Challenge is to turn resource wealth into sustainable economic growth
OTTAWA, May 15, 2014 /CNW/ - Newfoundland and Labrador surpassed all provinces—and all major developed countries—in economic growth in 2013. This result contributed to Newfoundland and Labrador's overall "A+" grade in The Conference Board of Canada's "How Canada Performs: Economy" report card, the first to compare the 10 provinces and 16 countries on indicators of economic performance.
Released today, and building on previous "How Canada Performs" analyses, the Economy report card is the first of six to be produced over the next year on Canadian and provincial socio-economic performance.
Only three of the 26 jurisdictions covered in the Economy report card — Alberta, Saskatchewan, and Newfoundland and Labrador — get overall "A+" grades.
"Newfoundland and Labrador has had an extraordinary run of economic success in the past decade or so," said Glen Hodgson, Senior Vice-President and Chief Economist. "The high prices for many of its commodities over the decade have led to solid gains in jobs, income, and spending, which have boosted real GDP growth.
"However, its reliance on energy exports means that growth can be susceptible to volatility in global prices and production. It is unlikely that Newfoundland and Labrador will remain a top performer as oil production and construction activity slow down in 2014 and 2015."
- Newfoundland and Labrador's income per capita has improved from a "D" grade in the 1990s, to its current "B" grade.
- Reliance on energy exports means that the provincial economy is susceptible to volatility in global prices and production.
- Investment in the oil and gas sector boosted Newfoundland and Labrador's level of labour productivity in 2012 to the second highest among the provinces.
In the 1980s and 1990s, it was rare for Newfoundland to earn a high grade for GDP growth. Since 2002, the province began scoring more "A"s for GDP growth, in line with the development of its offshore energy resources and the rise in oil prices due to high demand from emerging markets such as China. However, it earned a "D" grade in 2008 and 2009 as world oil prices plunged as a result of the severe global recession, and another another low grade in 2012 thanks to a drop both in metal mining prices and in oil production due to maintenance programs.
The province earns a "B" on its standard of living, as measured by income per capita. Newfoundland and Labrador moved up from a "D" in the 1990s, to a "C" in the 2000s, and now to a "B" grade. Currently, the province's per capita income levels are close to that of Switzerland.
Newfoundland and Labrador ranks high on employment growth, scoring an "A" grade, up from a "C" average in the 2000s. However, its unemployment rate remains a "D". At 11.4 per cent in 2013, only P.E.I. and Ireland had higher unemployment rates in 2013.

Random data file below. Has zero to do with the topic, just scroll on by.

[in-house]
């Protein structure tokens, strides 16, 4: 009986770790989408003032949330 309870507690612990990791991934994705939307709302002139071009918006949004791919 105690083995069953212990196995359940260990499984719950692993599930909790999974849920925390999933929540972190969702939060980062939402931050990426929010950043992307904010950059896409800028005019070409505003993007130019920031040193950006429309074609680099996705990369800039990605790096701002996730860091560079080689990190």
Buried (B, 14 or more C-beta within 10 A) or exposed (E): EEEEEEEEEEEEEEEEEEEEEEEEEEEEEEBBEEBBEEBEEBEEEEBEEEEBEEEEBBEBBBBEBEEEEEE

Productivity is the single most important determinant of a country's prosperity over the longer term, as it is a measure of how efficiently goods and services are produced. Newfoundland and Labrador's productivity performance has mirrored the performance of its mining sector and offshore oil resources. Newfoundland and Labrador's productivity growth fell by an average of −2.8 per cent each year between 2008 and 2012, due to a slowdown in oil production. This five-year growth rate was below the worst-performing international peer country, earning the province a "D-" grade.
Yet, between, 2001 and 2007, the province posted an average annual compound growth in labour productivity of seven per cent. As a result, strong capital investment in the province boosted the level of labour productivity to the extent that, in 2012, Newfoundland and Labrador had the second highest labour productivity level among the provinces.
Newfoundland and Labrador earned an "A+" grade for inward greenfield FDI over the five-year period of 2008 to 2012, topping all provinces and international peers. Greenfield FDI is investment that expands an existing business or creates a new business, as opposed to a merger or acquisition. Newfoundland and Labrador obtained more than three times the FDI that would be expected from an economy of its size.
However, Newfoundland and Labrador's grade for outward greenfield FDI flows between 2008 and 2012 was a "D-" only P.E.I. ranked lower.
The Conference Board will hold an Atlantic Canada Business Outlook Webinar on June 24, 2014 at 3:00 p.m. Newfoundland time.
How Canada Performs is an ongoing research program at The Conference Board of Canada to help leaders identify relative strengths and weaknesses in Canada's socio-economic performance. The How Canada Performs website presents data and analysis on Canada's performance compared to peer countries in six performance categories: Economy, Innovation, Environment, Education and Skills, Health, and Society.
This is the first year that provincial and territorial rankings are included in the analysis.
The Education and Skills report card will be released in June.
SOURCE: Conference Board of Canada
For further information:
Yvonne Squires, Media Relations, Tel.: 613- 526-3090 ext. 221